Wilkins, John, A discovery of a new world : or a discourse tending to prove, that 'tis probable there may be another Habitable World in the Moon ; with a discourse concerning the Probability of a Passage thither; unto which is added, a discourse concerning a New Planet, tending to prove, that 'tis probable our earth is one of the Planets

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That the Moon may be a World.
Eclipſe, relates, that at ſuch time it was a
cuſtom amongſt the Romans (the moſt civil and
Learned People of the World) to ſound Braſs
Inſtruments, and hold great Torches toward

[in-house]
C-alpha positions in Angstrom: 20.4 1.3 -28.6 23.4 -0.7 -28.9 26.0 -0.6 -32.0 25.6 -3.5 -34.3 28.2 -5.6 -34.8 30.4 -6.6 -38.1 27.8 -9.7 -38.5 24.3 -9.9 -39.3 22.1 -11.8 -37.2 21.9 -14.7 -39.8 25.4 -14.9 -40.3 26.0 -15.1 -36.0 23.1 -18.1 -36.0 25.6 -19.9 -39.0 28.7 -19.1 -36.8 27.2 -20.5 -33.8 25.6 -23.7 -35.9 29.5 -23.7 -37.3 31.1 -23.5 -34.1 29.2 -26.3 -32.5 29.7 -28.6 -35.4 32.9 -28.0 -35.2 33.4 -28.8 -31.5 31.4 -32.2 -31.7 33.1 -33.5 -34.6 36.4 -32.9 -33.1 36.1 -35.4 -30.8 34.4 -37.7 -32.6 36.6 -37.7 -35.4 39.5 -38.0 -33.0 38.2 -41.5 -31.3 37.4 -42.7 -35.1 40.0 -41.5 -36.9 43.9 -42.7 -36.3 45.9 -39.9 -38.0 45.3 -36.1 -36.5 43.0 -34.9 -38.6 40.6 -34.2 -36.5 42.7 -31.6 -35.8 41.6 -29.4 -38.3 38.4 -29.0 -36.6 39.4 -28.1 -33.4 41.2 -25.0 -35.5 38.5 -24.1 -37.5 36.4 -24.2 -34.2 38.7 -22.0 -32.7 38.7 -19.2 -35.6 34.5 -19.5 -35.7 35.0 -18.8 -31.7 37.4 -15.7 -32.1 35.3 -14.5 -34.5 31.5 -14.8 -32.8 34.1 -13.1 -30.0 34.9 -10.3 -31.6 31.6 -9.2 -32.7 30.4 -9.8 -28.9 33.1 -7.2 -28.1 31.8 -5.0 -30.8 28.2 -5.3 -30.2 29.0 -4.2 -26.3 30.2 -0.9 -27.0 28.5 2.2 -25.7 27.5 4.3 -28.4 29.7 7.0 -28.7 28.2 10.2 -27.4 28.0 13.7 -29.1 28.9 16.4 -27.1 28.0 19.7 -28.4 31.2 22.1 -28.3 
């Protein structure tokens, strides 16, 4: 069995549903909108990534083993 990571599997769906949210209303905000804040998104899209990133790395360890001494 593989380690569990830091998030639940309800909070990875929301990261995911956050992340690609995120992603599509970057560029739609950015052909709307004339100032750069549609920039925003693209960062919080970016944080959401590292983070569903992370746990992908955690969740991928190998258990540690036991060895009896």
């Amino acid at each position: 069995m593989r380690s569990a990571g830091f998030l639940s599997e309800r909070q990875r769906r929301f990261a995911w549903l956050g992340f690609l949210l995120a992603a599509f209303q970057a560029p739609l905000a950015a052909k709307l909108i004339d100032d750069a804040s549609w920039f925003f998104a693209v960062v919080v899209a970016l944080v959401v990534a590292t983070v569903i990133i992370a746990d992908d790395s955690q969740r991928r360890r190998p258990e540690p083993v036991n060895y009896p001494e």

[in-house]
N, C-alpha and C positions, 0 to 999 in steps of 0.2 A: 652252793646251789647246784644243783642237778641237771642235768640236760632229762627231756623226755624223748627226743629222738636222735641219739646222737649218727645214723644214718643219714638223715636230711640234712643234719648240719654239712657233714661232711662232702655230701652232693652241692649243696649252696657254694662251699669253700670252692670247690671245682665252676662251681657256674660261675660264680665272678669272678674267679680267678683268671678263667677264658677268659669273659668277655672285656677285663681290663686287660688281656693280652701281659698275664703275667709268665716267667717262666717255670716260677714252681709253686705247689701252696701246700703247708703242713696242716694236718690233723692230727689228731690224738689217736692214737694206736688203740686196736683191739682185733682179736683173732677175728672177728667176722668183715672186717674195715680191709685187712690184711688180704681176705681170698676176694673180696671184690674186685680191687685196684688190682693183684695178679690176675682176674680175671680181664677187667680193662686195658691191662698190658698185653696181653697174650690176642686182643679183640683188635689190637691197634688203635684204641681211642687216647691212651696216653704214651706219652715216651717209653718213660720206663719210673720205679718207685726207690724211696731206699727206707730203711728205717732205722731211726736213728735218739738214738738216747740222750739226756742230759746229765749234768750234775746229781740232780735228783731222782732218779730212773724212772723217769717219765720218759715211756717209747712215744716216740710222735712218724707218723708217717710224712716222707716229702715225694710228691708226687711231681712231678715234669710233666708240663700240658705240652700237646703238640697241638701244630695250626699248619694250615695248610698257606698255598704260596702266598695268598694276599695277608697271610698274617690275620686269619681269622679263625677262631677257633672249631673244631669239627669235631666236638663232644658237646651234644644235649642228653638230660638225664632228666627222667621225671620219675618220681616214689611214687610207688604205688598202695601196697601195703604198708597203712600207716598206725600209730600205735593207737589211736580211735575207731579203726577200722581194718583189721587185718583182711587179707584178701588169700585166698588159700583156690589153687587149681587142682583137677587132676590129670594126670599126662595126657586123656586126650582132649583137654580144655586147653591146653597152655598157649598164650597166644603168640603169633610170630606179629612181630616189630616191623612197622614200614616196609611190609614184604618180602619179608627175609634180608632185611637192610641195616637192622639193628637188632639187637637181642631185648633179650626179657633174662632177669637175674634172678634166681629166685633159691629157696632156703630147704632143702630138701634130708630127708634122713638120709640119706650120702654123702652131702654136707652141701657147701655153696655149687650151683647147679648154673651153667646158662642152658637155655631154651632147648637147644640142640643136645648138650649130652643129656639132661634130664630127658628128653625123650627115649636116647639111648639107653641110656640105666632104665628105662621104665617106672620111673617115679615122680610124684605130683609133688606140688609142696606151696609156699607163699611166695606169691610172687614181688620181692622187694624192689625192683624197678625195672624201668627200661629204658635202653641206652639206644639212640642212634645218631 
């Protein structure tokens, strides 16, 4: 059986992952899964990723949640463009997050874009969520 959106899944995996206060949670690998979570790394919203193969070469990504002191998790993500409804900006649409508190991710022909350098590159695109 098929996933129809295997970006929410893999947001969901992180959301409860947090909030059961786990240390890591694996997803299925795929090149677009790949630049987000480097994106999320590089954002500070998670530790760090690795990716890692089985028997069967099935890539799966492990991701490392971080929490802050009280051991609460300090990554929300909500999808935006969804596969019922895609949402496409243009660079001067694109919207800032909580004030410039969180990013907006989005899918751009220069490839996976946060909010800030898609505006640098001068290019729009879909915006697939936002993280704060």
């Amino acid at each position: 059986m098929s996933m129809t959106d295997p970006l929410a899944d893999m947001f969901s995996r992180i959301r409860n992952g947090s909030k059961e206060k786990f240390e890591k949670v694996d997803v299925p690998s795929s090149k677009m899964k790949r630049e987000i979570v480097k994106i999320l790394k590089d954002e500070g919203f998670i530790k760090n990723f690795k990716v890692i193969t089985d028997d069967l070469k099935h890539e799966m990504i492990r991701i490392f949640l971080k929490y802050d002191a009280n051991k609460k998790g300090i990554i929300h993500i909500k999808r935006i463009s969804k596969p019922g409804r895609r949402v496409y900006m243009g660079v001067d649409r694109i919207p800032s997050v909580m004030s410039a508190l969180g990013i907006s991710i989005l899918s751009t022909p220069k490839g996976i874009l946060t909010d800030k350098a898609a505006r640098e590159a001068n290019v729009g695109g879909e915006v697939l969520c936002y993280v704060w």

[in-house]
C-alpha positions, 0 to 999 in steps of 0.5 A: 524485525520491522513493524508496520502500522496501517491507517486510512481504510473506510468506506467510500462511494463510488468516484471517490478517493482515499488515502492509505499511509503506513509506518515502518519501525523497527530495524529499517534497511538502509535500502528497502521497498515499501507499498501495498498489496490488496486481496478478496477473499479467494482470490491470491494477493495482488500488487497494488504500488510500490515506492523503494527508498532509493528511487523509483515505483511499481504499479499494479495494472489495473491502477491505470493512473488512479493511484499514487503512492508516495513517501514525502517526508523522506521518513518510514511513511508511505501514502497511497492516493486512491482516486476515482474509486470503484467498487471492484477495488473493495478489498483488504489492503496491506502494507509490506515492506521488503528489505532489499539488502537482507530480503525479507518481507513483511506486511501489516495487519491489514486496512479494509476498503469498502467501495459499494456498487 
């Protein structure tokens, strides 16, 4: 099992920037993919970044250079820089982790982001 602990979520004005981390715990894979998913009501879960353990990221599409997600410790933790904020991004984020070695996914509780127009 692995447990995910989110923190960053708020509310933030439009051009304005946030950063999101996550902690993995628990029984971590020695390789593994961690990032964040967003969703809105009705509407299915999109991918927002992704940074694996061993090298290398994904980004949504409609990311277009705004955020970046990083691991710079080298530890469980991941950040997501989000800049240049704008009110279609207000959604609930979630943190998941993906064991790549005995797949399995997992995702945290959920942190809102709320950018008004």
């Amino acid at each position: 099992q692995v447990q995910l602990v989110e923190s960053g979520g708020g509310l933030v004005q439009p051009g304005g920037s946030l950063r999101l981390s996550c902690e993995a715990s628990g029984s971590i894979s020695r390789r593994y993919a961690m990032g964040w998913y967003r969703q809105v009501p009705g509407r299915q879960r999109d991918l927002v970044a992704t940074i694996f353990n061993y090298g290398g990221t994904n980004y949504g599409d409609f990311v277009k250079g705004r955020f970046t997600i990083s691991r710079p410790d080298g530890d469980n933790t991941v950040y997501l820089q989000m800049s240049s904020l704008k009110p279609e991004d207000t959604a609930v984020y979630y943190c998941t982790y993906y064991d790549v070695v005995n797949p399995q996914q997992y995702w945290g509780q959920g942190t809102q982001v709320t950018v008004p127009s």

the Heaven.
Τῶν δε Ρωμαίων (ὤσπερ {ἐστὶ}ν ἐνομισ {μέν}ον)
χαλκ{οῦ} τε τατό γι;
ὰνακαλ{ου} μένων τοφῶς ἀυτῆς {καὶ} πυ{ρὰ}
In vita
Paul. Æ-
mil.
πολλὰ δαλοῖς {καὶ} δαοτίν ἀνε{χό}ντων πρός {οὐ}ῥοανον.
For
by this means they ſuppoſed the Moon was
much eaſed in her Labours, and therefore
Ovid calls ſuch loud Inſtruments the Auxilia-
ries or helps of the Moon.

Cum fruſtra reſonant æra auxiliaria Lunæ.

Metam.
Lib. 4.

Gantus & è cælo poſſunt deducere Lunam.

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